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Published in Print: March 31, 1999, as Supreme Court Rejects District's Appeal Over Drug Testing

Supreme Court Rejects District's Appeal Over Drug Testing

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The U.S. Supreme Court last week rejected the appeal of an Indiana school district that was seeking to revive its policy requiring that all students suspended for fighting submit to testing for drugs and alcohol.

A federal appeals court last year struck down the policy as an unjustified intrusion on the Fourth Amendment rights of students to be free from unreasonable searches.

The high court on March 22 declined without comment to review the appeal in Anderson Community School Corp. v. Willis (Case No. 98-1183). It was the second case involving drug testing of students that the court has refused to review in its current term. Last fall, the court let stand an appeals court ruling that upheld the Rush County, Ind., district's policy of requiring students in all extracurricular activities to submit to random drug testing. ("Supreme Court Lets Stand Rulings on Drug Tests, Teaching Materials," Oct. 14, 1998.)

The 11,000-student Anderson, Ind., district adopted its drug-testing policy in 1997. In addition to mandatory testing for students suspended for fighting, it required testing for those who were habitually truant, those in possession of tobacco, and those who were suspended for three days or more.

The district justified its policy on the basis of research drawing a connection between disruptive behavior and drug abuse.

Inconclusive Relationship

The policy was challenged by James R. Willis II, who was a high school freshman when he was suspended for fighting with another student in December 1997. Mr. Willis refused to submit a urine sample for testing and was threatened with expulsion.

Mr. Willis and his father sued the school district and lost in federal district court in Indianapolis. But a three-judge panel of the U.S. Court of Appeals for the 7th Circuit, based in Chicago, unanimously ruled for the Willises.

The court rejected the school district's argument that fighting, by itself, was a symptom of drug abuse that justified drug testing.

"While the [district's] own statistics suggest some relationship between the use of illegal substances and fighting, the relationship is by no means conclusive," the appeals court said.

The court said the random testing of high school athletes approved by the Supreme Court in the 1995 case of Vernonia School District v. Acton was an exception to the general requirement of the Fourth Amendment that a search, such as a drug test, be accompanied by individualized suspicion.

Because students involved in fights usually meet with a school official, they can be evaluated for suspected drug use on an individual basis, the appellate court said.

In its appeal to the Supreme Court, the Anderson district urged the justices to use the case to extend Vernonia "to allow drug and alcohol testing of high school students who violate certain published rules, such as fighting, which bear a causal nexus to drug and alcohol use."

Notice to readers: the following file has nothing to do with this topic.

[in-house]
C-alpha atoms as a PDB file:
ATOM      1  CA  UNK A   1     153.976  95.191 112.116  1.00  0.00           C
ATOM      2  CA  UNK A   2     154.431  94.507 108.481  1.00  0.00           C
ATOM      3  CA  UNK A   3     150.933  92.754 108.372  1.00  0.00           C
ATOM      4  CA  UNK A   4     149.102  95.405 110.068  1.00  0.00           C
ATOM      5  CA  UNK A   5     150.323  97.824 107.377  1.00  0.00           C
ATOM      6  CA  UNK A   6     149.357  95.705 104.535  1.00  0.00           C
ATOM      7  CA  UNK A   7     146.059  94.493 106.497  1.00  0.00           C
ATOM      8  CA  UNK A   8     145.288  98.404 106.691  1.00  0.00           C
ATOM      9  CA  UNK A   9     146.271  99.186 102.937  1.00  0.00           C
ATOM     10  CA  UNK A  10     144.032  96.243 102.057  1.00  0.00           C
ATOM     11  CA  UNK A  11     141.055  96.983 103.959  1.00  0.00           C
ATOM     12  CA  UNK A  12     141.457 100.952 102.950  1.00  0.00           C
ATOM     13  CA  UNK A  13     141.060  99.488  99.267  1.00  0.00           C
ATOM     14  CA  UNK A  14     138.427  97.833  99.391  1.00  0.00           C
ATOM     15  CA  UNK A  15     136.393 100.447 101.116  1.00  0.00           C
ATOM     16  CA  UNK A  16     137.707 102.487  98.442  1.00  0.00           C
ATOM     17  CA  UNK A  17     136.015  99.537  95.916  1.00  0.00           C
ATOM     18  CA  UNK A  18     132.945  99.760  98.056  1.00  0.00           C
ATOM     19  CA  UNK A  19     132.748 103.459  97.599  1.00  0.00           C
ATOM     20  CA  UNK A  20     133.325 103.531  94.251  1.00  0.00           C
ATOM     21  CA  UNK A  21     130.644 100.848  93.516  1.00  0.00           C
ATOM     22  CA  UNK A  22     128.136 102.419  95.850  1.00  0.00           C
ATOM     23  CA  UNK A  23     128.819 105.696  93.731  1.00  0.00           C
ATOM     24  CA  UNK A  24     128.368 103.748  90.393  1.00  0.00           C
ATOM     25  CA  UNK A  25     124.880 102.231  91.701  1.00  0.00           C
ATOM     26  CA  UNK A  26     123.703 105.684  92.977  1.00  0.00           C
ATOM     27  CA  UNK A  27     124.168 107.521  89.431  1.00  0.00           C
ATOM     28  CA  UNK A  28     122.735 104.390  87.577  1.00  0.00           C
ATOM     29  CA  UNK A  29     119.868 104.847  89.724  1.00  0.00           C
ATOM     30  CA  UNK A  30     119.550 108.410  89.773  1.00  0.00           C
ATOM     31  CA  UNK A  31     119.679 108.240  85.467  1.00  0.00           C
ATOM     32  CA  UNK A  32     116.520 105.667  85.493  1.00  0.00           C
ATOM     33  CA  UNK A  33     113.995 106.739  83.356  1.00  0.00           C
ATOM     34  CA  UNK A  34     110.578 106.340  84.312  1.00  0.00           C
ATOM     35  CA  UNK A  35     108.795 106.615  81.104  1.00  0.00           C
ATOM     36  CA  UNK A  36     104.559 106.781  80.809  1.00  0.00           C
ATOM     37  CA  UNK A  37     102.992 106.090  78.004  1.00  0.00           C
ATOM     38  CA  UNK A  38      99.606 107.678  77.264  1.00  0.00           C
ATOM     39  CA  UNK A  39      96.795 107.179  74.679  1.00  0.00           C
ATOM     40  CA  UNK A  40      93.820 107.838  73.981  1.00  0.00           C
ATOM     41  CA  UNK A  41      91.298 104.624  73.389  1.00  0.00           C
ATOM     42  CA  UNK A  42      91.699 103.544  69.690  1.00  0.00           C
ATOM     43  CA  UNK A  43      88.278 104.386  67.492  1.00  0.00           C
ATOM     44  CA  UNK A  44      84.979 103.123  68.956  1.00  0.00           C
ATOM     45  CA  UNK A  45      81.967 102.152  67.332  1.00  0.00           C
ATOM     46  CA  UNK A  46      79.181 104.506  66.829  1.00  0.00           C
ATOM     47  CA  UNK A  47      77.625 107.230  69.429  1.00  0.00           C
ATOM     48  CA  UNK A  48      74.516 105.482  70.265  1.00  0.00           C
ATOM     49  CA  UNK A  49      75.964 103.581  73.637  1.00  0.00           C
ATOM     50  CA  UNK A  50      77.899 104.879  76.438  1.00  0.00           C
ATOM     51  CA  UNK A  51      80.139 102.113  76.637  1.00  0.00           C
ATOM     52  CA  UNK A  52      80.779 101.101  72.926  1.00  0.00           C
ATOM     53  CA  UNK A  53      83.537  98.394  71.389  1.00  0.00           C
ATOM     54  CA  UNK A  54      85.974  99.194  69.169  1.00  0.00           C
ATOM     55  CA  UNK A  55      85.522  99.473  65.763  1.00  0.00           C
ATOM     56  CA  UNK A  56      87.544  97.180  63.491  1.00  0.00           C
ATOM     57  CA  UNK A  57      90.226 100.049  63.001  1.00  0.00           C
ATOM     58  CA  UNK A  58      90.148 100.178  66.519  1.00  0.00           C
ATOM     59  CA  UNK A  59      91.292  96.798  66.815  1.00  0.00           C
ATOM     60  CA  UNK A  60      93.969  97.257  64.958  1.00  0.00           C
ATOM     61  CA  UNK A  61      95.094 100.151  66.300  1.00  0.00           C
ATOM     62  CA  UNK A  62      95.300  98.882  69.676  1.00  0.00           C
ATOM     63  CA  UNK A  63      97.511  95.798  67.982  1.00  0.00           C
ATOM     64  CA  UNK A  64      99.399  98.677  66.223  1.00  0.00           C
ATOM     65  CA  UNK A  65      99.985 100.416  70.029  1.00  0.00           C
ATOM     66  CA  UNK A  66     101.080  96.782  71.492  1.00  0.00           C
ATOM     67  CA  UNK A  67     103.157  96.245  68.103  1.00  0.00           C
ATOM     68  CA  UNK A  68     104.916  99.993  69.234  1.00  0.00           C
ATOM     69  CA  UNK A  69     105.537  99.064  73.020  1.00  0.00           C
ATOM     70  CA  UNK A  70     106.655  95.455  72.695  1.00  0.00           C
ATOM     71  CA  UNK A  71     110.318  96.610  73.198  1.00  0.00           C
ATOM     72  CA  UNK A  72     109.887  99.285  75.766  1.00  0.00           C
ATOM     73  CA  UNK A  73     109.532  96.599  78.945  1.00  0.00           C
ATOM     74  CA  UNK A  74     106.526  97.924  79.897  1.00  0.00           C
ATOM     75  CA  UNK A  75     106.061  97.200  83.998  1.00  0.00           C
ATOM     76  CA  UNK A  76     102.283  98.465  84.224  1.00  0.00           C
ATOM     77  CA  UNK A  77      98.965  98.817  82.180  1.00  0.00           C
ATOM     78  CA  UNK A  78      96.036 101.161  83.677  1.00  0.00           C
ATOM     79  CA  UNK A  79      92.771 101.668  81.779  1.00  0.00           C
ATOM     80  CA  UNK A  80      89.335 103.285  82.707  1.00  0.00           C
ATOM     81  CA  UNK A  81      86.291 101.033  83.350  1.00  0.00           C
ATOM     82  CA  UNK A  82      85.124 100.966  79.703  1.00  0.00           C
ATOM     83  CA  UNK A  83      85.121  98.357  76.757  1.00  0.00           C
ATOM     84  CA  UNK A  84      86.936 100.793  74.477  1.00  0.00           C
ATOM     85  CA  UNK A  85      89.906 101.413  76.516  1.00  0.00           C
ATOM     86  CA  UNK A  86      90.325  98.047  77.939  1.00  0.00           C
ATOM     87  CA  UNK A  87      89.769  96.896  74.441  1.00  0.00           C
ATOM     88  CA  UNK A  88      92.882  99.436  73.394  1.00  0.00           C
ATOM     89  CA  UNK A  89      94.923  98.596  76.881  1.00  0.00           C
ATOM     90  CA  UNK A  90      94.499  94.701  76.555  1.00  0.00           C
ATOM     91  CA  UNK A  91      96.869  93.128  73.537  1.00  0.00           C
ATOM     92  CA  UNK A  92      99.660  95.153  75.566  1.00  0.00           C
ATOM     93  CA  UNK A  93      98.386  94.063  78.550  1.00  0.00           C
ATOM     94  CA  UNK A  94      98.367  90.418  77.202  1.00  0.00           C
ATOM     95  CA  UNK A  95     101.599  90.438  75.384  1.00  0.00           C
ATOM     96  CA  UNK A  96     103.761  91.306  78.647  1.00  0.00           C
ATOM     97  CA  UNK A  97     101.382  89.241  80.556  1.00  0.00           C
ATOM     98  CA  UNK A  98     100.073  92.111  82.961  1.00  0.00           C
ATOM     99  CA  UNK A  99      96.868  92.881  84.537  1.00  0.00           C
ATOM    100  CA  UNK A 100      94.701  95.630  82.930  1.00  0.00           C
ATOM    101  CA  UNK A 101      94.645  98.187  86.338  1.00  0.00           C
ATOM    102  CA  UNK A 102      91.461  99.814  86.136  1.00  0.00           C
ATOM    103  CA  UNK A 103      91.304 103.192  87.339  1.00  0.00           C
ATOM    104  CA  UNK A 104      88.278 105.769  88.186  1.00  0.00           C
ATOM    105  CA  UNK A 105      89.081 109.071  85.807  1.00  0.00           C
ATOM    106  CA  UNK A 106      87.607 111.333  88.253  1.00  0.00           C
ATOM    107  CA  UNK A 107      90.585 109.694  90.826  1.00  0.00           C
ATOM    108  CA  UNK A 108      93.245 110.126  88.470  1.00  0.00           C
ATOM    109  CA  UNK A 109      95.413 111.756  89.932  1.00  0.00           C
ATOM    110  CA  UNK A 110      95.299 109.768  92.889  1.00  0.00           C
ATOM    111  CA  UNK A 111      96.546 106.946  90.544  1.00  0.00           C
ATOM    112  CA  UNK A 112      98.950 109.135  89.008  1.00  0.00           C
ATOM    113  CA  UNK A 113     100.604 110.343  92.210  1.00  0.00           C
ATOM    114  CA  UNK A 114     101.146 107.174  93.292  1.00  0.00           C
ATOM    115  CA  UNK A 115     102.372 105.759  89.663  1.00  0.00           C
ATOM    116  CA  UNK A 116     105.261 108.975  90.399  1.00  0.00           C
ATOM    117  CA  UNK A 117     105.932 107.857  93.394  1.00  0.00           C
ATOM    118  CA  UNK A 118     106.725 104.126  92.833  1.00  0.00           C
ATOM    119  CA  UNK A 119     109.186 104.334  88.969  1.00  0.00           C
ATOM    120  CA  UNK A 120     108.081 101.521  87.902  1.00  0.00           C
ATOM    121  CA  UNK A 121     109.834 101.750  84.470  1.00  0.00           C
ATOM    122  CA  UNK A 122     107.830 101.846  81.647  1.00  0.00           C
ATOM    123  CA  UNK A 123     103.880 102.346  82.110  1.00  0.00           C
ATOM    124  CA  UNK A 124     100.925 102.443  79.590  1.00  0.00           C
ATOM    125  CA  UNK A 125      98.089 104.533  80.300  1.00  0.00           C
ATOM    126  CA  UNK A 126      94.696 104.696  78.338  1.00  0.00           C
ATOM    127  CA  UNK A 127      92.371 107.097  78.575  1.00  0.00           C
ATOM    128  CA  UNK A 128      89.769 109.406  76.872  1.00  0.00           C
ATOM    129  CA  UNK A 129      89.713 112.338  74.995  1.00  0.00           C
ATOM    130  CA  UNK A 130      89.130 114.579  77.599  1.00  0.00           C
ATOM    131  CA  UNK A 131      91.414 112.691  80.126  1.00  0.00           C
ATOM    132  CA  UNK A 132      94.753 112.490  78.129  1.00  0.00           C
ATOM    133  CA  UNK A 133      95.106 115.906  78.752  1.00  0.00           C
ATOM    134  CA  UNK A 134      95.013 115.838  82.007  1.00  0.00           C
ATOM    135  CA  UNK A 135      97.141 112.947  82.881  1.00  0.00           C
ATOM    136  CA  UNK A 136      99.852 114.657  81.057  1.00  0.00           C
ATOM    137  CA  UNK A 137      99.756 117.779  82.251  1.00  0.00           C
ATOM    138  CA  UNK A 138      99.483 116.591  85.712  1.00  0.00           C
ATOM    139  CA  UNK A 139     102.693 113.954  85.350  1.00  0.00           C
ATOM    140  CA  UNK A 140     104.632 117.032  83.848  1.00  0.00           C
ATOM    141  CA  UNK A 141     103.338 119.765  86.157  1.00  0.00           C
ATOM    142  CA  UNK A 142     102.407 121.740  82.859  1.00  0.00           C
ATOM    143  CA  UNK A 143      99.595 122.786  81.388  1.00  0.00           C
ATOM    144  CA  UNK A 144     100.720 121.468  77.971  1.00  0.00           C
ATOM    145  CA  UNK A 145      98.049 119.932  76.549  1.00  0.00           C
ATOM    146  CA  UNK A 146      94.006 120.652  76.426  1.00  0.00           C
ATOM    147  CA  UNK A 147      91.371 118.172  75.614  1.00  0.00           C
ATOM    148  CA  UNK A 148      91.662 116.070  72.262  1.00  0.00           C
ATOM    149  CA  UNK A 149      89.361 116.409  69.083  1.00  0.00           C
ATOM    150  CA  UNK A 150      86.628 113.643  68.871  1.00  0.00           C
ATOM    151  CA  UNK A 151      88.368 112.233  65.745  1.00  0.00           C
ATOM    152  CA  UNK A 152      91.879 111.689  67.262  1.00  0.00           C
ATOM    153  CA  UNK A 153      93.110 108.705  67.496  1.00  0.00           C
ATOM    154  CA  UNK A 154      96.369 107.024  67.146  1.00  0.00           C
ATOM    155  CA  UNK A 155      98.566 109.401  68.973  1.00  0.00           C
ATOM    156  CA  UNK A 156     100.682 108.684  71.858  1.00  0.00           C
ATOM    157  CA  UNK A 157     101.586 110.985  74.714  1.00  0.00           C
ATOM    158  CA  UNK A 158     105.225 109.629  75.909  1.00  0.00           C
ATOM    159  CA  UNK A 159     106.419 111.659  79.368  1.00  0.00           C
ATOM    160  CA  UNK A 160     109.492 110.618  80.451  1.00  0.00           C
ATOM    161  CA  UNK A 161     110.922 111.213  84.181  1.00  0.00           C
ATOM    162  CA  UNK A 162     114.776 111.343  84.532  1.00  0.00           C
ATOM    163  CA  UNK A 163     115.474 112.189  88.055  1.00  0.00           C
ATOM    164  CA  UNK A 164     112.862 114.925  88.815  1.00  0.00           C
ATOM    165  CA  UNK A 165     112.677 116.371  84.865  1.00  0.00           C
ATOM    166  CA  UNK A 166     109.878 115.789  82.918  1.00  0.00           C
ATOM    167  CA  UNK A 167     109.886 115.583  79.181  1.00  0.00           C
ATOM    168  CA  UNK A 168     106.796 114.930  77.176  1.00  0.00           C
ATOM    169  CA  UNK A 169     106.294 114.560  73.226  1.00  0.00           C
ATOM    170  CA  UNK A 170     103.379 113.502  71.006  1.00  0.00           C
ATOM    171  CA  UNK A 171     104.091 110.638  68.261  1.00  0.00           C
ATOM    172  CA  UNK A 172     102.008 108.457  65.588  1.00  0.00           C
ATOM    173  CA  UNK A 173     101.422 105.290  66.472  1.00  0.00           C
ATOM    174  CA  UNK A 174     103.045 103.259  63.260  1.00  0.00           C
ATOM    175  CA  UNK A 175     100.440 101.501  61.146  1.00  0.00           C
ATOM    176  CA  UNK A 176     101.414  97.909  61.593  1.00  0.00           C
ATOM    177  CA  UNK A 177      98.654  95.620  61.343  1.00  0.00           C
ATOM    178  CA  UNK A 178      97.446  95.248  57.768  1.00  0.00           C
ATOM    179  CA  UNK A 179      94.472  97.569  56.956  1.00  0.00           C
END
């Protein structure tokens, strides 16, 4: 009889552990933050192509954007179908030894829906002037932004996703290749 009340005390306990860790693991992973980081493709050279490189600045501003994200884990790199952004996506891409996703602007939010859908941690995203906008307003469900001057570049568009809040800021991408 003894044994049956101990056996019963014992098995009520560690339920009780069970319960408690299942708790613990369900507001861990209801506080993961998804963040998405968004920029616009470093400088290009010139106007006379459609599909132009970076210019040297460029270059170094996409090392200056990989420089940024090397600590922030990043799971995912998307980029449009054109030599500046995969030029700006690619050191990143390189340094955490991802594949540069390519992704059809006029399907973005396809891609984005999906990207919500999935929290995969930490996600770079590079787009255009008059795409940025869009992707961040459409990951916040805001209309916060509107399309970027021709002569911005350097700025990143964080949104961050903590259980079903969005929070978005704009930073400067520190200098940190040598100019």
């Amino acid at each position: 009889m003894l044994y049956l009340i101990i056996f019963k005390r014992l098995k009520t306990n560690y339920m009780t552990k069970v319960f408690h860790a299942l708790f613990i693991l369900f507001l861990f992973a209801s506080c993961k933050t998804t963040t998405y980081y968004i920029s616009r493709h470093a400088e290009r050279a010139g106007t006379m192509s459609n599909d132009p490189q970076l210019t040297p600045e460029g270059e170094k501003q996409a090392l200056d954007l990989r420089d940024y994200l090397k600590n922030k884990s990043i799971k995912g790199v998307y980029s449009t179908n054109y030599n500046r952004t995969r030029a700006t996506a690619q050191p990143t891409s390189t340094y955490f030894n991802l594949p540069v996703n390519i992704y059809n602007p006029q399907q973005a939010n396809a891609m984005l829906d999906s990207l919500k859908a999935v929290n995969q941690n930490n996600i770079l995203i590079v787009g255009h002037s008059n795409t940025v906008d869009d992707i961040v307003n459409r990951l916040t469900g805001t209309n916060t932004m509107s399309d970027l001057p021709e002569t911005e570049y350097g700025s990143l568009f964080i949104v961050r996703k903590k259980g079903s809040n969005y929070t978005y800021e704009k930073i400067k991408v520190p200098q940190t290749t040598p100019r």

Disruptive Pupil

In separate action last week, the high court declined to hear the appeal of a Texas father and mother who claimed that a police officer used excessive force in removing their son from his kindergarten class.

The case involved Dennis Campbell Jr., who was allegedly disrupting his class in the Fort Bend, Texas, district in 1994 by throwing a paper clip and refusing to obey the instructions of his teacher and an assistant principal. A police officer assigned to the school under the Drug Abuse Resistance Education program was summoned to remove him.

The parents alleged in a federal civil rights lawsuit that the officer slammed the boy to the ground and dragged him to the principal's office. Lawyers for the officer disputed that version in court papers.

Both a federal district court and the U.S. Court of Appeals for the 5th Circuit, based in New Orleans, ruled against the Campbells in their suit against the officer, the city of Sugarland, Texas, and the Fort Bend district.

The appeals court said the U.S. Constitution gives school officials "a relatively wide range [of] acceptable action in dealing with disruptive students."

The Supreme Court refused without comment to hear the family's appeal in Campbell v. McAlister (No. 98-1148).

Also last week, the high court declined to hear the appeal of a California teacher who alleged he was fired in retaliation for reporting that teachers were pressured to alter attendance records to boost district funding.

The Lynwood, Calif., school district argued that teacher Arthur J. Brewster was fired because of classroom deficiencies and that attendance discrepancies were errors, not fraud or falsification. The U.S. Court of Appeals for the 9th Circuit, based in San Francisco, ruled that school officials had immunity against such a suit.

The appeal was Brewster v. Board of Education of the Lynwood Unified School District (No. 98-1145).

Vol. 18, Issue 29, Page 21

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